What a way to start the Spring! Huh?! This whole virus situation has got a lot of us scared. We are unsure of the future and uncertain of choices we are making in the present. Some of us want to hunker down and hibernate, emerging next Winter with a renewed sense of hope, others may want to bug out and run away, and there are those who are frozen with a fear of the unknown. There are many different reactions we can have to this situation, but I think one thing is certain – none of us have ever been ‘here’ before. I wonder if we can give ourselves permission to just breathe and consider that idea for a moment.
A friend once told me a story about a business man traveling to a city in India. I had been freaking out when some painful memories and unfamiliar feelings came up in my first year of sobriety. She told me this guy had been very successful, always on top of his game, was always getting these prestigious ‘worker of the year’ awards at his job. So this man, travels to India for an important business meeting. He’d successfully made flight arrangements, he’d successfully located transportation from the airport once he’d landed, he’d made it to the city with some time to spare. Now, traveling for business was familiar to him and he didn’t think anything of it when he stopped for a bite to eat on his way to the meeting. Only after wandering around the city for several hours did he start to panic. The old ‘inner critic’ came out to play (you know, those self-doubting thoughts that make us begin to question our competence). That ‘inner critic’ reminded him of what an idiot he was, how he could never get anything right, how he’d be fired for sure and no one else would have ever made such a big mistake. He looked at his map, rubbed his eyes and cleaned his glasses, pulled ever so slightly on his hair and adjusted his shirt over and over as sweat started to pool in the curve of his lower back. Finally, exhausted from fighting with himself he sat down on the side of the road and decided to give up. Feelings of hopelessness crept in, tears welled up in his eyes, and his chest felt tight. He looked up hoping to see something familiar – a street sign, a shop that he’d seen before – but, he recognized nothing around himself. Then, suddenly it occurred to him that he had never seen ANY of these things EVER before. He’d never felt panic before, he’d never had to navigate situations like this before. His ‘inner critic’ began to retreat as he realized that he couldn’t possibly be an idiot or fool or hopeless or lost because he had literally never been to this place before. Of course he didn’t know where he was, of course it was confusing and frustrating, of course he was still just as competent as he was when he booked the flight last month. Just because he wasn’t able to find his way to the meeting immediately didn’t mean that he would never find his way or that he was incapable of performing his job. All it really meant was that he needed directions from someone familiar to the area. With a renewed sense of hope he popped up and started again, this time locating someone who could help him find his way. And best of all he was able to to that while still feeling shaken and confused.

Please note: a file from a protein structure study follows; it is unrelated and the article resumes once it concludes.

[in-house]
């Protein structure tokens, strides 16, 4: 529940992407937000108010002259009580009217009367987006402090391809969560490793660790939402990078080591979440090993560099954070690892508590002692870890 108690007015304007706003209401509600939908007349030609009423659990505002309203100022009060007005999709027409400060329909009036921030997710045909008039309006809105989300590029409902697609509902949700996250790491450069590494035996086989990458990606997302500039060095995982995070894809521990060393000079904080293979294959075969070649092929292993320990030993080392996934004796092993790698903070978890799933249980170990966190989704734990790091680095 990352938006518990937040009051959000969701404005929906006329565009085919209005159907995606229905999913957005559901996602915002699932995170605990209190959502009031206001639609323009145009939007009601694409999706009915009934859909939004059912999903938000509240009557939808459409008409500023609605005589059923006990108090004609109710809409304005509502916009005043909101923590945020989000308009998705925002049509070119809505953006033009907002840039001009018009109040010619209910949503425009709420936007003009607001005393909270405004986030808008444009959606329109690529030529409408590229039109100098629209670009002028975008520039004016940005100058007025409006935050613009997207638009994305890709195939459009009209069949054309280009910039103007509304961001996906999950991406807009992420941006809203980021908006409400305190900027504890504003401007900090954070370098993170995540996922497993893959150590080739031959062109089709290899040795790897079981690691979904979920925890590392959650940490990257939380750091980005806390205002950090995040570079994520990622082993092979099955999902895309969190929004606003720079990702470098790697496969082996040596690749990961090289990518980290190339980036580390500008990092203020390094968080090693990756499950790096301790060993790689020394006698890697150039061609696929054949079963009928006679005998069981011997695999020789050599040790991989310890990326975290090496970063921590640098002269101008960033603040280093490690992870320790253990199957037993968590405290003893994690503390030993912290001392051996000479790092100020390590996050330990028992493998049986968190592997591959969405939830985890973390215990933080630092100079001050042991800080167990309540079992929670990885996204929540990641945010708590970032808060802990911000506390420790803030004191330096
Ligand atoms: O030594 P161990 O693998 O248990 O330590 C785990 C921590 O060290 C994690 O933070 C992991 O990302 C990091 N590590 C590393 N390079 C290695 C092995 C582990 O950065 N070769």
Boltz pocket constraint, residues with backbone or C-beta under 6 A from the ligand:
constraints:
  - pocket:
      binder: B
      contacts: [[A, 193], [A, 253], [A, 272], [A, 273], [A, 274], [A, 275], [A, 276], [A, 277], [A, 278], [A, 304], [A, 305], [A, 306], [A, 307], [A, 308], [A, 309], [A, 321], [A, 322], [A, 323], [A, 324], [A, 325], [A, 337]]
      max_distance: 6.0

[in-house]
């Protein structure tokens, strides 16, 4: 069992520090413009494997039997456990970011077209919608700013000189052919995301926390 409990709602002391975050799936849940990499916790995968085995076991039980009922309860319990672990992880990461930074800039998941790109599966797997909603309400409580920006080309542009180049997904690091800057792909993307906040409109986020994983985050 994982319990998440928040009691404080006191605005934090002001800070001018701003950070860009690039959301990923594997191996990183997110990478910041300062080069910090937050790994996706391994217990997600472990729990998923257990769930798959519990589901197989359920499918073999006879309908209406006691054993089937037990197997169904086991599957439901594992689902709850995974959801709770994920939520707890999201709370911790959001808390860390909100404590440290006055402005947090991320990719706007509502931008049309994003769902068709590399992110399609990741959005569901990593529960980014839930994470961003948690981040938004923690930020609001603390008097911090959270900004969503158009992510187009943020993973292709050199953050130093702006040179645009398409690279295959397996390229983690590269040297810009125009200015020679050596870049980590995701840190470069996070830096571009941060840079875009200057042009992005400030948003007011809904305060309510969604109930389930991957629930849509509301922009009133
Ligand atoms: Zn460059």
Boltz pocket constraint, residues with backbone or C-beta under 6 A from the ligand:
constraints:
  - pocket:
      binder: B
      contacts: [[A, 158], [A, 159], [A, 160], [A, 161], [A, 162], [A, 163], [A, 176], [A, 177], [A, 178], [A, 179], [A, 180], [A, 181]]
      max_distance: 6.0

My point in writing out that entire story is this – we are not meant to know what it’s like to survive this COVID-19 crisis because we’ve never had to before. Anyone alive right now has never been through a viral pandemic. No one. There are of course people who are unfortunately used to surviving extreme adversity through war, chronic illness, physical / emotional / sexual abuses, or mass shootings. Those folks may have a more primed fight or flight system, which may be an advantage or disadvantage in this situation – it depends. Either way, I hope that reading that story about the ‘lost’ business man can bring some sort of solid comfort. Obviously it’s just a story that my friend made up to help me, but it was actually very helpful. When I feel lost or hopeless or confused or scared or even really angry about something these I pause for a moment and remember that I have never been ‘here’ before. I’ve never experienced this situation, so in this moment I am learning how to cope through it. My previous experiences with adversity do help and will continue to help, but just because I’ve survived some other scary situations doesn’t mean I can’t struggle sometimes right now. It doesn’t mean that I should be able to figure out how to manage on my own. I didn’t get sober or mentally healthy on my own, so I don’t have to get through this on my own. Neither do you. And, even when you are getting help and feeling more hopeful, you are still allowed to feel scared and shaken and confused. Just think, What Would the Businessman Do?